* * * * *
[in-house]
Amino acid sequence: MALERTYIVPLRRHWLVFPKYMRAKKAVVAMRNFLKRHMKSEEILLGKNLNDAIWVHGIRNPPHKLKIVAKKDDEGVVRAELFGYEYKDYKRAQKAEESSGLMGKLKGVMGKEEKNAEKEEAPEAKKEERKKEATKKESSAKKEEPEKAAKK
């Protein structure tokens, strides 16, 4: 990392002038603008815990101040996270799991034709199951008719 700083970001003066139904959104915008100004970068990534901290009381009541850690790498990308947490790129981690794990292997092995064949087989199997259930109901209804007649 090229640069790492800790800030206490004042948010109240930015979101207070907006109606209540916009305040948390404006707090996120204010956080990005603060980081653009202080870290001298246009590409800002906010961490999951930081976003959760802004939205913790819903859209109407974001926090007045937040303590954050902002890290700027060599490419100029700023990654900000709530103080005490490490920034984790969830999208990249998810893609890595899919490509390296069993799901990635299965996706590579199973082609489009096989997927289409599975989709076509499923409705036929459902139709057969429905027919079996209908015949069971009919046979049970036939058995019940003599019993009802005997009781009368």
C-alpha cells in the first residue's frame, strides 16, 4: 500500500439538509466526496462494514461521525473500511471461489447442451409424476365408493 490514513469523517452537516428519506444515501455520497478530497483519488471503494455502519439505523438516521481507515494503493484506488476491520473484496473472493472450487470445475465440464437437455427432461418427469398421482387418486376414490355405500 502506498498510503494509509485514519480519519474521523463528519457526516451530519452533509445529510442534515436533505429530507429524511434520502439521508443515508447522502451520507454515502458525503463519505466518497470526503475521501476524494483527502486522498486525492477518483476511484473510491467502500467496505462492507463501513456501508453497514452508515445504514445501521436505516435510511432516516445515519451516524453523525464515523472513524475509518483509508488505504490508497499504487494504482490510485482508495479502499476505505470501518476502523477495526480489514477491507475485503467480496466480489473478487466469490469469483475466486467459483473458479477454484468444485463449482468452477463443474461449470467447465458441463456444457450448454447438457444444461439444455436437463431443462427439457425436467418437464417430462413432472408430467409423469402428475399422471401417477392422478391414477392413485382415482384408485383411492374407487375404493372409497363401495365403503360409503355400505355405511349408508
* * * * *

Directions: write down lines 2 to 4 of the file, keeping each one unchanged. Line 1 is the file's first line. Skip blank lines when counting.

Amino acid sequence: MALERTYIVPLRRHWLVFPKYMRAKKAVVAMRNFLKRHMKSEEILLGKNLNDAIWVHGIRNPPHKLKIVAKKDDEGVVRAELFGYEYKDYKRAQKAEESSGLMGKLKGVMGKEEKNAEKEEAPEAKKEERKKEATKKESSAKKEEPEKAAKK
């Protein structure tokens, strides 16, 4: 990392002038603008815990101040996270799991034709199951008719 700083970001003066139904959104915008100004970068990534901290009381009541850690790498990308947490790129981690794990292997092995064949087989199997259930109901209804007649 090229640069790492800790800030206490004042948010109240930015979101207070907006109606209540916009305040948390404006707090996120204010956080990005603060980081653009202080870290001298246009590409800002906010961490999951930081976003959760802004939205913790819903859209109407974001926090007045937040303590954050902002890290700027060599490419100029700023990654900000709530103080005490490490920034984790969830999208990249998810893609890595899919490509390296069993799901990635299965996706590579199973082609489009096989997927289409599975989709076509499923409705036929459902139709057969429905027919079996209908015949069971009919046979049970036939058995019940003599019993009802005997009781009368």
C-alpha cells in the first residue's frame, strides 16, 4: 500500500439538509466526496462494514461521525473500511471461489447442451409424476365408493 490514513469523517452537516428519506444515501455520497478530497483519488471503494455502519439505523438516521481507515494503493484506488476491520473484496473472493472450487470445475465440464437437455427432461418427469398421482387418486376414490355405500 502506498498510503494509509485514519480519519474521523463528519457526516451530519452533509445529510442534515436533505429530507429524511434520502439521508443515508447522502451520507454515502458525503463519505466518497470526503475521501476524494483527502486522498486525492477518483476511484473510491467502500467496505462492507463501513456501508453497514452508515445504514445501521436505516435510511432516516445515519451516524453523525464515523472513524475509518483509508488505504490508497499504487494504482490510485482508495479502499476505505470501518476502523477495526480489514477491507475485503467480496466480489473478487466469490469469483475466486467459483473458479477454484468444485463449482468452477463443474461449470467447465458441463456444457450448454447438457444444461439444455436437463431443462427439457425436467418437464417430462413432472408430467409423469402428475399422471401417477392422478391414477392413485382415482384408485383411492374407487375404493372409497363401495365403503360409503355400505355405511349408508